FOLLOW WAYNE

IMDB

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About the Author

RuthView all posts by Ruth

43-year-old single mother of an active 14-year-old girl
Born in Tacoma, WA; lives in Yelm, WA
Entertainment Writer
Available For Interviews and Reviews
Substitute Teacher

10 Comments

  1. Trisha McKee October 11, 2017 Reply

    What an interesting life to lead and blessed to live his dream. Thank you for this.

    • Author
      Ruth October 11, 2017 Reply

      Wow Trisha you are on the ball! I just posted this. Thank you for reading!

  2. Wayne E. Brown October 11, 2017 Reply

    I’m a little in awe of how kind you are with the contents of this interview:-)

    Thanks so much Ruth!

    • Author
      Ruth October 11, 2017 Reply

      Wayne, it is my pleasure. I enjoy using the gifts God has given me for His glory. Just like you do. Blessings!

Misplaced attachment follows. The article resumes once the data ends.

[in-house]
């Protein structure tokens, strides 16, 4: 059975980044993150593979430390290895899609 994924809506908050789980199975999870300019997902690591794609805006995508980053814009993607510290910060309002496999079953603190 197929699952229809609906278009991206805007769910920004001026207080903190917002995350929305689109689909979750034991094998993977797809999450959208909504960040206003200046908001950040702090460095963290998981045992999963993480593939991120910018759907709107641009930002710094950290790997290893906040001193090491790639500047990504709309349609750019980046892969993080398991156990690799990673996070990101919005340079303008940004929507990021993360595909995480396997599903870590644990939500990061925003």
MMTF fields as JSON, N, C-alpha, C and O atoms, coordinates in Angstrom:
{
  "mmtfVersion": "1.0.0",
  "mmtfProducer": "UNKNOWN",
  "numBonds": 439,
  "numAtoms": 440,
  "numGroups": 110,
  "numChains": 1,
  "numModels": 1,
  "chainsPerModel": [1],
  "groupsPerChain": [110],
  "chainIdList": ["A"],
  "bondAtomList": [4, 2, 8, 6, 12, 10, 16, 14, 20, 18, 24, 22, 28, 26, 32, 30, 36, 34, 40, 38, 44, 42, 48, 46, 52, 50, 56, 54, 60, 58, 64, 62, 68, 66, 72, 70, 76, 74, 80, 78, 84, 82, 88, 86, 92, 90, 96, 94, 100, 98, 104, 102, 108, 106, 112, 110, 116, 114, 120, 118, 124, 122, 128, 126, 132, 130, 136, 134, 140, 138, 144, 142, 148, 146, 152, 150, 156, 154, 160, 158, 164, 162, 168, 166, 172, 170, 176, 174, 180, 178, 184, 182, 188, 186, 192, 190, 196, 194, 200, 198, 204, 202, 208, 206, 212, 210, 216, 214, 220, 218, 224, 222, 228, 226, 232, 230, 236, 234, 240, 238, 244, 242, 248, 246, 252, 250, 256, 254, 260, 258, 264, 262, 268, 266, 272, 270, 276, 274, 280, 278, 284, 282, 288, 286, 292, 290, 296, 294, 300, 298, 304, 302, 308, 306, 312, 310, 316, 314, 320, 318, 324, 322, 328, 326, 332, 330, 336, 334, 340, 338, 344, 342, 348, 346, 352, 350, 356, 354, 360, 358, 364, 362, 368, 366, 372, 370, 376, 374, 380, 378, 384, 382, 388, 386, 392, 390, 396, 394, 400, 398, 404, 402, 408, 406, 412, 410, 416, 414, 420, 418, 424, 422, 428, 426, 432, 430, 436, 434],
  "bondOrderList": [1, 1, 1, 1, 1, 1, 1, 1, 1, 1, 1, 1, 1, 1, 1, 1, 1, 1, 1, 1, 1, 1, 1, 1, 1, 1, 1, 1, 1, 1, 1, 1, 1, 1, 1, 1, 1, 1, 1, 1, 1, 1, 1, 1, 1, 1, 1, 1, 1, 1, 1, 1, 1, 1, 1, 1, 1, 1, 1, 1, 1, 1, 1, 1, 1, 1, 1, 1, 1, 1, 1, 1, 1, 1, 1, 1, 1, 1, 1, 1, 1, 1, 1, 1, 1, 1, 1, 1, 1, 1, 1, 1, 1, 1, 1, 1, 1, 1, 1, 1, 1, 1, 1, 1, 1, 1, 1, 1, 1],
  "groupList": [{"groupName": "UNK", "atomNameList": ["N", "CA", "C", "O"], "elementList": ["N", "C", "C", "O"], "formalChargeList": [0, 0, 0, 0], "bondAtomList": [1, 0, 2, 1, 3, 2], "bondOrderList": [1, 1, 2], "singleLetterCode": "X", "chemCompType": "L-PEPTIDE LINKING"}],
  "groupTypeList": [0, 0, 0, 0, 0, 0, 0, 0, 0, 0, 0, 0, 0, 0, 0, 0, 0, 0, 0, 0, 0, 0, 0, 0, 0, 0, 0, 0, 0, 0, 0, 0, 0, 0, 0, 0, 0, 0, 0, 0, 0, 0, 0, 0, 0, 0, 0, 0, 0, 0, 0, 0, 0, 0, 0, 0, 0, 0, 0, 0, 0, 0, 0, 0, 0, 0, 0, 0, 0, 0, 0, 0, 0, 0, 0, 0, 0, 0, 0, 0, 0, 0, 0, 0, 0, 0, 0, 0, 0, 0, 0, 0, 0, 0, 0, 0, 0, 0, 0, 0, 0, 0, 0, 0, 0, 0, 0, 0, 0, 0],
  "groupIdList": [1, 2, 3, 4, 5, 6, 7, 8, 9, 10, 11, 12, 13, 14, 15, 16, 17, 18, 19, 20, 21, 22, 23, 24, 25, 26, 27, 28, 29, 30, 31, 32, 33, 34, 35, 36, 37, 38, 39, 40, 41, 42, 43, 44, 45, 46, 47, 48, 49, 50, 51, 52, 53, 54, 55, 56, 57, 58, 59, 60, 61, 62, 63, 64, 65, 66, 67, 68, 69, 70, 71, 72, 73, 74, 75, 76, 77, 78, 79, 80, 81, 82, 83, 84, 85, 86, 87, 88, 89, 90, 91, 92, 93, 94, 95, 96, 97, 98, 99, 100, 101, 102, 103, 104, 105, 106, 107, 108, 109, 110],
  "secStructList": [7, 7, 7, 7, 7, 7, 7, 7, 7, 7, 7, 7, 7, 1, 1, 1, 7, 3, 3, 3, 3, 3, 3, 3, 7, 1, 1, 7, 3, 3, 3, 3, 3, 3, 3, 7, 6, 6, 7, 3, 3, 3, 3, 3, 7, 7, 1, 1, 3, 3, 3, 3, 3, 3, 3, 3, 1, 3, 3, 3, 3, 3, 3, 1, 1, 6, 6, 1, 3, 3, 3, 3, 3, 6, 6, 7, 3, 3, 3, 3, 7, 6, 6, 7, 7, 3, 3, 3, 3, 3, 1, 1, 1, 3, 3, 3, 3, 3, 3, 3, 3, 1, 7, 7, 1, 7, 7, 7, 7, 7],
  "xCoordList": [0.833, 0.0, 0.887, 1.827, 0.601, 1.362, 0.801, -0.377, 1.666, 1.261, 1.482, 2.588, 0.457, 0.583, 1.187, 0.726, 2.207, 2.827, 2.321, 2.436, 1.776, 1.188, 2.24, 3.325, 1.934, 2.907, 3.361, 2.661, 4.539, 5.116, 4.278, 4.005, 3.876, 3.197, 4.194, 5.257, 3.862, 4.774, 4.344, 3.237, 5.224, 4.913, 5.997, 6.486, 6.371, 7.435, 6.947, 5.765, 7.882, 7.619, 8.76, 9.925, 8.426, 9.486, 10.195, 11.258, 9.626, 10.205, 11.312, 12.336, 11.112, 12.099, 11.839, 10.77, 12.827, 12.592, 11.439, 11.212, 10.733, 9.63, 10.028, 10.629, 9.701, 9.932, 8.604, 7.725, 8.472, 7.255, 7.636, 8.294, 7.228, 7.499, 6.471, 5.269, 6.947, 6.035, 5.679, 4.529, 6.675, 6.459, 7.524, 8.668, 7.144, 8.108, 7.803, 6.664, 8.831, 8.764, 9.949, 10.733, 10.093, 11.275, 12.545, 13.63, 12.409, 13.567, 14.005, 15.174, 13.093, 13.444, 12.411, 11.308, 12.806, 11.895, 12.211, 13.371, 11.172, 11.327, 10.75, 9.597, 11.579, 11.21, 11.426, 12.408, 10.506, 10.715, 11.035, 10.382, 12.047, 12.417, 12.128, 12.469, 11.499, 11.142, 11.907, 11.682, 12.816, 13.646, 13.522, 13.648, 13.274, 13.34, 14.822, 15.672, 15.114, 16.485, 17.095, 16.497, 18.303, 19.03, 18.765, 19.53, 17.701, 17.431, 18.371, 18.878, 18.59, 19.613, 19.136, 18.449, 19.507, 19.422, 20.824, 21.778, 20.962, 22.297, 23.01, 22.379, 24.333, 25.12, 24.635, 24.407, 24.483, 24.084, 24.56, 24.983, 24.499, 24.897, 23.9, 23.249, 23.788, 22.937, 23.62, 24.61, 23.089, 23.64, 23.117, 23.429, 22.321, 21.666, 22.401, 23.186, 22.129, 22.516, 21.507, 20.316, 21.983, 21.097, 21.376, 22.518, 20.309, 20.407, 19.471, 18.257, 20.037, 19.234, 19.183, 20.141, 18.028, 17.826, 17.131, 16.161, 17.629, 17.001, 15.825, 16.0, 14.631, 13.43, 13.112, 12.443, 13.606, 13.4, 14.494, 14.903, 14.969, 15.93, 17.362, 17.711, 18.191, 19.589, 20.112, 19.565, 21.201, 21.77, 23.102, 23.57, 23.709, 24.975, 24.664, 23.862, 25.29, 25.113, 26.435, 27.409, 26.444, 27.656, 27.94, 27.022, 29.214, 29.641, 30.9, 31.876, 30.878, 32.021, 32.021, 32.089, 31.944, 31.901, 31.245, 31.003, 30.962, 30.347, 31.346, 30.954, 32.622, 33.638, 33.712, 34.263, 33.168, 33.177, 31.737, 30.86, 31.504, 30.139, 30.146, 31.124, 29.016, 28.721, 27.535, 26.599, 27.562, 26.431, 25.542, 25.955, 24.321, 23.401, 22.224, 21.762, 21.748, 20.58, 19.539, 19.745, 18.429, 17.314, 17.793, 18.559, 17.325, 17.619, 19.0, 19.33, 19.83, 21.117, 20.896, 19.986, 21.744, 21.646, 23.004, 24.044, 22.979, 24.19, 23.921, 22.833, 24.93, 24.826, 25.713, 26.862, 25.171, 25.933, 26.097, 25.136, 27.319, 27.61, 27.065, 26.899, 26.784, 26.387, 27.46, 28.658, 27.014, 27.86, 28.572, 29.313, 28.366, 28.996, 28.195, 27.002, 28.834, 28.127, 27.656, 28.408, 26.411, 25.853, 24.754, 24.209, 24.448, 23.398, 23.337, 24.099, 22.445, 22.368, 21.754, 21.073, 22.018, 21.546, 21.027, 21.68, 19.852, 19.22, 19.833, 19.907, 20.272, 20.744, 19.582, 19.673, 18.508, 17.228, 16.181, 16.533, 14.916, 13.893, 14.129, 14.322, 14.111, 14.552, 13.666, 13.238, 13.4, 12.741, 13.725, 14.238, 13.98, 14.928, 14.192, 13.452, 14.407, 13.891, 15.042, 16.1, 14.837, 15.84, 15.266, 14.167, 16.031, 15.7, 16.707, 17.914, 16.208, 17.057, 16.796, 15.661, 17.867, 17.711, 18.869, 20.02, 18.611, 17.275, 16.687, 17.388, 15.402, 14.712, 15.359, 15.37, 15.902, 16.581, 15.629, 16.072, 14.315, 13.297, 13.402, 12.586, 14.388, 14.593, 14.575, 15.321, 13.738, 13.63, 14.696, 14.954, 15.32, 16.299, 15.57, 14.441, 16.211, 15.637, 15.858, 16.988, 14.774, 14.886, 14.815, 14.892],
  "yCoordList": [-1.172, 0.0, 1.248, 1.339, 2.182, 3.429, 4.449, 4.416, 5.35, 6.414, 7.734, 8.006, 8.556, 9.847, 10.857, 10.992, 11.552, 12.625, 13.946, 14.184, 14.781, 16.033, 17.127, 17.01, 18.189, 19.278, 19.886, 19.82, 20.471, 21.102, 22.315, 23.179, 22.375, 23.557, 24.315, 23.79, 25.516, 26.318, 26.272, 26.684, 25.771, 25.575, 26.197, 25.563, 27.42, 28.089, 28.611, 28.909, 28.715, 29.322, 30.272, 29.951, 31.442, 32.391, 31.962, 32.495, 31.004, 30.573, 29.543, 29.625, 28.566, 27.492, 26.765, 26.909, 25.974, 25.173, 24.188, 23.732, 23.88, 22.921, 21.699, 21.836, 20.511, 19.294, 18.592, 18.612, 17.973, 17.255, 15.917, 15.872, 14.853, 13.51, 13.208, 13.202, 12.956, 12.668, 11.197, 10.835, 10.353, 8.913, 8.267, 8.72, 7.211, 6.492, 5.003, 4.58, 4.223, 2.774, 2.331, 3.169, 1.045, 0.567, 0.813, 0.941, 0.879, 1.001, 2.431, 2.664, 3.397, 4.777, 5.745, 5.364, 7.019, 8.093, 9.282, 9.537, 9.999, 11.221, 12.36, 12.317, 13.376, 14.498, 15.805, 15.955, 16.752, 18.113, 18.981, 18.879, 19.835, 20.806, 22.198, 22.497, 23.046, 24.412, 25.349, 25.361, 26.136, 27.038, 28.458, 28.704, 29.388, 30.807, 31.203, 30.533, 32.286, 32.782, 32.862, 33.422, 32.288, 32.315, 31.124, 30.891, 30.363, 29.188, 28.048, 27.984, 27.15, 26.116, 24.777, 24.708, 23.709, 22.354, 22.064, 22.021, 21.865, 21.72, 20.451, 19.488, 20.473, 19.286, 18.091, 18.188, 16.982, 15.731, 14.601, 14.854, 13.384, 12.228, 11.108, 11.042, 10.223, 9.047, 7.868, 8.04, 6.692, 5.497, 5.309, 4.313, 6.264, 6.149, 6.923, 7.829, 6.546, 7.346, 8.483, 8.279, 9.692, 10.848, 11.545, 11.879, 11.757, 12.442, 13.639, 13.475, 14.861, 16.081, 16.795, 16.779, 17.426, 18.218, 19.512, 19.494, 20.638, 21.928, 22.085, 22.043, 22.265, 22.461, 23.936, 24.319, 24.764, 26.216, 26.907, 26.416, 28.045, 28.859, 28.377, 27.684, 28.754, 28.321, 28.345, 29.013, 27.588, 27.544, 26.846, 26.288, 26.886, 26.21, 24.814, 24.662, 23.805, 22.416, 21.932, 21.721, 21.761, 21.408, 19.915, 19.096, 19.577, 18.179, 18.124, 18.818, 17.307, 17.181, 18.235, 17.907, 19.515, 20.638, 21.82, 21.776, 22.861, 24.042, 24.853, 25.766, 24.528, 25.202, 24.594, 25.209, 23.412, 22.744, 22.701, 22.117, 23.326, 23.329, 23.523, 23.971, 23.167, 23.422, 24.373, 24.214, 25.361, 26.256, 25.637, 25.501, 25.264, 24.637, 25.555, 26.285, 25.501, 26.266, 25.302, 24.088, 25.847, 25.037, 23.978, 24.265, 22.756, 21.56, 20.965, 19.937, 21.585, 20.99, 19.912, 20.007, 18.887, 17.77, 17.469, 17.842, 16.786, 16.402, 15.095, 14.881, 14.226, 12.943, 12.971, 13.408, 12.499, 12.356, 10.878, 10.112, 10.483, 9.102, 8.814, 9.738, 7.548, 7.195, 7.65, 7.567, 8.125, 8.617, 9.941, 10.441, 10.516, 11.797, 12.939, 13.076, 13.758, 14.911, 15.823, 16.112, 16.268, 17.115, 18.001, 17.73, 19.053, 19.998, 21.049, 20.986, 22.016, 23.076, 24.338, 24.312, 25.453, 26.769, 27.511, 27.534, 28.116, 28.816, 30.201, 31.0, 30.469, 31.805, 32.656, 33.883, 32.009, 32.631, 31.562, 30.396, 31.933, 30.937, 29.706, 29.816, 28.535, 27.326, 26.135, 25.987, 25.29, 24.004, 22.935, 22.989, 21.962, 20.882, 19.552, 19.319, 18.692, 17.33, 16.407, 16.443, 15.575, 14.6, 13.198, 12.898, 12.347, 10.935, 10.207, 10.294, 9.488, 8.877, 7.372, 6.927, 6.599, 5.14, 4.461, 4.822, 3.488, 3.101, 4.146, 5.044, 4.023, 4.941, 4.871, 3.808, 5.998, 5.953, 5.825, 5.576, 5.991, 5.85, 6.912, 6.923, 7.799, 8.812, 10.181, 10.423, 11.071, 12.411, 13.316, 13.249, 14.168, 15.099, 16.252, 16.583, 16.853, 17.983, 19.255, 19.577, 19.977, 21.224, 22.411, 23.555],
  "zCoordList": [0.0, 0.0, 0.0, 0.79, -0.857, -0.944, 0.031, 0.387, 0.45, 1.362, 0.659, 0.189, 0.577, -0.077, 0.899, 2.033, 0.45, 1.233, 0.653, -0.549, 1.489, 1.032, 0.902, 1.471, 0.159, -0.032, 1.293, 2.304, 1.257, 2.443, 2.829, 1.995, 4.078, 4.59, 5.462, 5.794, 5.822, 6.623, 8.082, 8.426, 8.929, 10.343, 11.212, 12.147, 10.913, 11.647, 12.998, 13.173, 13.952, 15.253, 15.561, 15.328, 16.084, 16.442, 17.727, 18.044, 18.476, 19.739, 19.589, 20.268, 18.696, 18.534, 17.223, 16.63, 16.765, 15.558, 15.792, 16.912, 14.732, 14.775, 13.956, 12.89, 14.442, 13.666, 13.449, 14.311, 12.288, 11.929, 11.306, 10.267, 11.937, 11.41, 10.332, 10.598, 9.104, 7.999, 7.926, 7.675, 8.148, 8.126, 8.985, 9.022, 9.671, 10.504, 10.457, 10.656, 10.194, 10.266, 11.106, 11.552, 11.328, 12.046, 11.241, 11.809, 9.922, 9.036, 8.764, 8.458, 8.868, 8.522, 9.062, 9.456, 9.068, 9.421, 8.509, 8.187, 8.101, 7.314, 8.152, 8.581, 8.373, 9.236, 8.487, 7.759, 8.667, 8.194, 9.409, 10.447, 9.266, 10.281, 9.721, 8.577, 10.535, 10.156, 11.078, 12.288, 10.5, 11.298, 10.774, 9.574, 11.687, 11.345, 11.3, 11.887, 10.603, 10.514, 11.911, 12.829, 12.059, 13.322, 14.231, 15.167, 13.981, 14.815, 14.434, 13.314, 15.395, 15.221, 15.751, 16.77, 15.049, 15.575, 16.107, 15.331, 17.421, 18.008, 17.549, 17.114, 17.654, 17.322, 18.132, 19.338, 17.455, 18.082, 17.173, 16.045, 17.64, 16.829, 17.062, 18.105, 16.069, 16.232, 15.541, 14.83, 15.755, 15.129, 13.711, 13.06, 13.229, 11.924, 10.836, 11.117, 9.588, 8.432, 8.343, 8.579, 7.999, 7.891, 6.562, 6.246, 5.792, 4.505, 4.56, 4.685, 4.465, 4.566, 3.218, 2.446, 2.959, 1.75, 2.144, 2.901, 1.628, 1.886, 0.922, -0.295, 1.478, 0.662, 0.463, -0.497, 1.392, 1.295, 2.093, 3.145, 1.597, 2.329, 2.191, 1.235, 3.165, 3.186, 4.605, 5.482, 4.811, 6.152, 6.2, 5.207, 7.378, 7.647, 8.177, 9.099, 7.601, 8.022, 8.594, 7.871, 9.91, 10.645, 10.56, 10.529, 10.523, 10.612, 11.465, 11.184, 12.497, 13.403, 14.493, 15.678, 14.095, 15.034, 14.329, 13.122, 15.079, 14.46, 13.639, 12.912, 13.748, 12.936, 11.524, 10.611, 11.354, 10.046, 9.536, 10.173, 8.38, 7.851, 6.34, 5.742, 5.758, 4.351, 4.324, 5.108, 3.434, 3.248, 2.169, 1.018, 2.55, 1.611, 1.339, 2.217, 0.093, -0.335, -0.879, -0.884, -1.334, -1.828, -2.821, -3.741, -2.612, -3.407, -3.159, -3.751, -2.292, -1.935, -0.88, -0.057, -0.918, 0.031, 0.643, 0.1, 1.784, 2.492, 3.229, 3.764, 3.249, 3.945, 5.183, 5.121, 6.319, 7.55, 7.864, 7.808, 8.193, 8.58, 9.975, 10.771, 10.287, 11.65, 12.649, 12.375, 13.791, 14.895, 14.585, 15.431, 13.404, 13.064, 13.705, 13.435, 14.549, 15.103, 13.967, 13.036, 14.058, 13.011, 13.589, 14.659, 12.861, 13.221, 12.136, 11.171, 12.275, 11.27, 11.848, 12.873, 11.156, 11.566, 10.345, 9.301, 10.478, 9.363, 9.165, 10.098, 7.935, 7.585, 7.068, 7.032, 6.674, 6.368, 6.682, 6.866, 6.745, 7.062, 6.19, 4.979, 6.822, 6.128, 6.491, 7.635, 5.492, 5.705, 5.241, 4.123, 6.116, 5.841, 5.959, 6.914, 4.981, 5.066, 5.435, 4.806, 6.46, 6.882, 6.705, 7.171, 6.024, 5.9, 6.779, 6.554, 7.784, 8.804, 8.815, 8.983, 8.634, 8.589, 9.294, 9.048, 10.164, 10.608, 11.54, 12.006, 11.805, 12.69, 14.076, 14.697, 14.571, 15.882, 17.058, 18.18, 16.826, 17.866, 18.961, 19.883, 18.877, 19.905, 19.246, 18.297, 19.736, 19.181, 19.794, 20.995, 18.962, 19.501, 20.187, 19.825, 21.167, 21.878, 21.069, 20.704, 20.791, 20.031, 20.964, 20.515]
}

3. Brian Heath October 12, 2017 Reply

    Congrats to you Wayne, great interview. Keep up the good work.

    • Author
      Ruth October 12, 2017 Reply

      Thanks for stopping by Brian! Wayne is awesome!

  4. Adam Dufour October 12, 2017 Reply

    Great interview with a great guy! Wayne is a gem and pleasure to work with. Thank you also for your interest in our movie Sinjar: Valley of the Shadow. God bless!

    • Author
      Ruth October 12, 2017 Reply

      Adam, my pleasure! I look forward to seeing Sinjar when it is released. And I’m grateful to have interviewed Wayne!

  5. Wayne E. Brown October 14, 2017 Reply

    Thanks Brian! Long time, eh? Hope all is well.

  6. Wayne E. Brown October 14, 2017 Reply

    Hi Adam! Appreciate your kind comments. What a blessing meeting you and your family and working with you this year:-)